Dedication

One night my mom, Tisha, was visiting and she asked to talk to me privately. She looked nervous. We walked into my bedroom and leaned up against the bed pillows together. We talked, slowly and carefully, about my writing. She told me how beautiful she thought it was and how hard it was for her to read. She described the pain she felt when she read about my secret life and how confused she was that it all happened while we did our very best to love each other. We talked about how scary it is to share these stories with friends and strangers. We cried a little and laughed a little, too. But they were teary laughs. We talked for a long time, and then it felt as if we were almost done. I was sad, because I wanted to stay on that bed with my mom forever. I thought about that in the quiet for a while. I wondered what she was thinking. Then my mom looked at me and her lip quivered and even though she was very, very scared she said, I am so proud of you. I am in awe of what you and God have done together. You have to tell your stories. This is what you were meant to do. Don’t stop telling your stories, Honey. It was like when I told her I was pregnant, and she was very, very scared, but she looked straight at me and said, Glennon, you don’t have to marry him if you don’t want to. We can raise the baby together. We can handle this.
v

CARRY ON, WARRIOR

It was like when my baby sister, Amanda, announced she was moving to Africa to save little girls from an epidemic of child rape. And even though my mom was very, very scared, she eventually said, It’s what you need to do. Go. People are always calling my mom an angel, but I think she is a warrior. And I want her to know that this book, and every single word that I write, is for her.

vi

Don't Carpe Diem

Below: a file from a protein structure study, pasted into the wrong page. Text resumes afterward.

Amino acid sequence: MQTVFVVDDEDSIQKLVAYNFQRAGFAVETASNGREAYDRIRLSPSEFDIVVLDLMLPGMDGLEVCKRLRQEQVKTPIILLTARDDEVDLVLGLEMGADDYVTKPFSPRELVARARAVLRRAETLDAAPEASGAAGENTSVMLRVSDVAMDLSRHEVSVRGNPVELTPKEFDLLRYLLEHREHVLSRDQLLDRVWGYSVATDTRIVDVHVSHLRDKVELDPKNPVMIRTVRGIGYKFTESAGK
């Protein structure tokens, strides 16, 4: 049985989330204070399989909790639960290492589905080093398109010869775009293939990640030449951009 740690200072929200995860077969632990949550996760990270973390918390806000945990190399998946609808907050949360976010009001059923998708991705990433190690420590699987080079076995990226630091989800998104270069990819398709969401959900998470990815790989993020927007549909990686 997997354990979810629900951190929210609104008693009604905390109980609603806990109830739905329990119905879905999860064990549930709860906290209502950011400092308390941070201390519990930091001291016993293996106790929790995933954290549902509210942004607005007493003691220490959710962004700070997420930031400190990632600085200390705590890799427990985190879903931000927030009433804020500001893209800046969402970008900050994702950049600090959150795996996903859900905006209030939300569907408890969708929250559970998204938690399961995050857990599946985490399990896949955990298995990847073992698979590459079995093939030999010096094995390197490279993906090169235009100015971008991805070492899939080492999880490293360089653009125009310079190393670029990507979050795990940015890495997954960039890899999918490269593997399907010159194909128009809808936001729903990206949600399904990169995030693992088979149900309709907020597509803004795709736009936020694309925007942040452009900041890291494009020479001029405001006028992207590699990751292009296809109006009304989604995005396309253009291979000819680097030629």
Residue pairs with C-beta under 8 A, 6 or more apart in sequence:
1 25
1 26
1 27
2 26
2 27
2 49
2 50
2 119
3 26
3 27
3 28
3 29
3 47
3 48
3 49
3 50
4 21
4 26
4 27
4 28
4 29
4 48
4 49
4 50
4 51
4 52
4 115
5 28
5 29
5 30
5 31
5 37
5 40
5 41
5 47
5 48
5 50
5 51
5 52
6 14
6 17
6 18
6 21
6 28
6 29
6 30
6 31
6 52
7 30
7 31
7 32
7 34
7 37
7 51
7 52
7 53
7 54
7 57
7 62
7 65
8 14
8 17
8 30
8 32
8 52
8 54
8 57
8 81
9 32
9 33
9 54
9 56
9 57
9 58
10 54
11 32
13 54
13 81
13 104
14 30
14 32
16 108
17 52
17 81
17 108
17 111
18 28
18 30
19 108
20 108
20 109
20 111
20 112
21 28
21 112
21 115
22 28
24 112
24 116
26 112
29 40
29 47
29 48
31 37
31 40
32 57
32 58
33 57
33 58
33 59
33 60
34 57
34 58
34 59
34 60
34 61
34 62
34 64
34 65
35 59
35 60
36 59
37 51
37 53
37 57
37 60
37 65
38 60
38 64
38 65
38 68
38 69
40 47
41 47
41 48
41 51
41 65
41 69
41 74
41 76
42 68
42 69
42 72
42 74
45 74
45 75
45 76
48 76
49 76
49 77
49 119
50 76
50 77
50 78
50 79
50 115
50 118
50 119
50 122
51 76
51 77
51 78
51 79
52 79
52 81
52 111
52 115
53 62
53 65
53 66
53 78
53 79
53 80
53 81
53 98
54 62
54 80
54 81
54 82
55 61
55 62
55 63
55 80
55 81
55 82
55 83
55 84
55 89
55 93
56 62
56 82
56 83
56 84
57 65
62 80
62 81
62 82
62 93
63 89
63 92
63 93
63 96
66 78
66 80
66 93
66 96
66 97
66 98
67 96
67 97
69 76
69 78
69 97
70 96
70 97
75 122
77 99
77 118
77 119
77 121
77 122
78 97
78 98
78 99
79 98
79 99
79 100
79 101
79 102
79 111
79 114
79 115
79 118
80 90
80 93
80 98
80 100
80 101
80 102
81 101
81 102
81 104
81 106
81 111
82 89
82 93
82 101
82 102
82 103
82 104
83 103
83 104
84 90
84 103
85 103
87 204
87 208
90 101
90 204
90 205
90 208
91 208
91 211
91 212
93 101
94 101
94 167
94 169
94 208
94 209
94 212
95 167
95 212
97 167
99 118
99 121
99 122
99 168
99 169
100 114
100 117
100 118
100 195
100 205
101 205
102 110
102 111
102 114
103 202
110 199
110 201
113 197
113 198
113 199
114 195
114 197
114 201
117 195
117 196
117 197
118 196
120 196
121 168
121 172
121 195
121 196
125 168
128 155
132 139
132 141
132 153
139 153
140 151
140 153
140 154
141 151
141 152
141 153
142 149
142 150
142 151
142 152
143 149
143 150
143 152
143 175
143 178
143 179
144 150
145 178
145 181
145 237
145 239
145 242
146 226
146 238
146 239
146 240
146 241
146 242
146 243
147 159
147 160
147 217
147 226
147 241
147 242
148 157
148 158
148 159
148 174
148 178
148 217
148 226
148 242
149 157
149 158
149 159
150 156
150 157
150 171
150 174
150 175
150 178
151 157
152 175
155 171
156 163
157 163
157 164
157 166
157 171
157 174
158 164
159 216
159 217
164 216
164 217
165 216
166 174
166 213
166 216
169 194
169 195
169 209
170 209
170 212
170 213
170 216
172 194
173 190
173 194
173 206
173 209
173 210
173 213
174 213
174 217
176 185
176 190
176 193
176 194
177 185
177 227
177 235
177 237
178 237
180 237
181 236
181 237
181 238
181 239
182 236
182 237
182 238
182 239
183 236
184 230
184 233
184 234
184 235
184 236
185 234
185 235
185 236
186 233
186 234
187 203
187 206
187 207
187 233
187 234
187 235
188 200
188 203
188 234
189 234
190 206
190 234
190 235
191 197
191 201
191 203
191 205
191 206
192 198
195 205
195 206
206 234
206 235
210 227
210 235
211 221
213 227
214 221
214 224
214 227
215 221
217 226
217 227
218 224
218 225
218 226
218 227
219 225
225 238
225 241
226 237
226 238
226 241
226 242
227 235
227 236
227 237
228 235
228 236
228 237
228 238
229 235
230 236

E

very time I’m out with my kids, this seems to happen: An older woman stops us, puts her hand over her heart and says something like, “Oh— Enjoy every moment. This time goes by so fast.” Everywhere I go, someone is telling me to seize the moment, raise my awareness, be happy, enjoy every second, etc., etc., etc. I know that this advice comes from a good place and is offered with the very best of intentions. But I have finally allowed myself to admit that it just doesn’t work for me. It bugs me. This CARPE DIEM message makes me paranoid and panicky. Especially during this phase of my life while I’m raising young kids. Being told, in a million different ways, to CARPE DIEM makes me worry that if I’m not in a constant state of profound gratitude and ecstasy, I’m doing something wrong. I think parenting young children (and old ones too, I’ve heard) is a little like climbing Mount Everest. Brave, adventurous souls try it because they’ve heard there’s magic in the climb. They try because they believe that finishing, or even attempting the climb, is an impressive accomplishment. They try because during the climb, if they allow themselves to pause and lift their eyes and minds from the pain and drudgery, the views are breathtaking. They try because even though it hurts and it’s hard, there are moments that make it worth the hard. These moments are so
111

CARRY ON, WARRIOR

intense and unique that many people who reach the top start planning, almost immediately, to climb again. Even though any climber will tell you that most of the climb is treacherous, exhausting, killer. That they cried most of the way up. And so I think that if there were people stationed, say, every thirty feet along Mount Everest yelling to the climbers, “ARE YOU ENJOYING YOURSELF!? IF NOT, YOU SHOULD BE! ONE DAY YOU’LL BE SORRY YOU DIDN’T  ! TRUST US!! IT’LL BE OVER TOO SOON! CARPE DIEM!” those wellmeaning, nostalgic cheerleaders might be physically thrown from the mountain. Now I’m not suggesting that the sweet old ladies who tell me to ENJOY MYSELF be thrown from a mountain. They are wonderful ladies, clearly. But last week, a woman approached me in the Target line and said the following: “Sugar, I hope you are enjoying this. I loved every single second of parenting my two girls. Every single moment. These days go by so fast.” At that particular point in time, Amma was wearing a bra she had swiped from the cart and sucking a lollipop she undoubtedly found on the ground. She also had three shoplifted clip-on neon feathers stuck in her hair. She looked exactly like a contestant from Toddlers and Tiaras. A losing contestant. I couldn’t find Chase anywhere, and Tish was sucking the pen on the credit card machine WHILE the woman in front of me was trying to use it. And so I just looked at the woman, smiled, and said, “Thank you. Yes. Me too. I am enjoying every single moment. Especially this one. Yes. Thank you.” That’s not exactly what I wanted to say, though. When Dorothy Parker was asked if she loved writing, she replied, “No. But I love having written.” What I wanted to say to this sweet woman was, “Are you sure? Are you sure you don’t mean you love having parented  ?”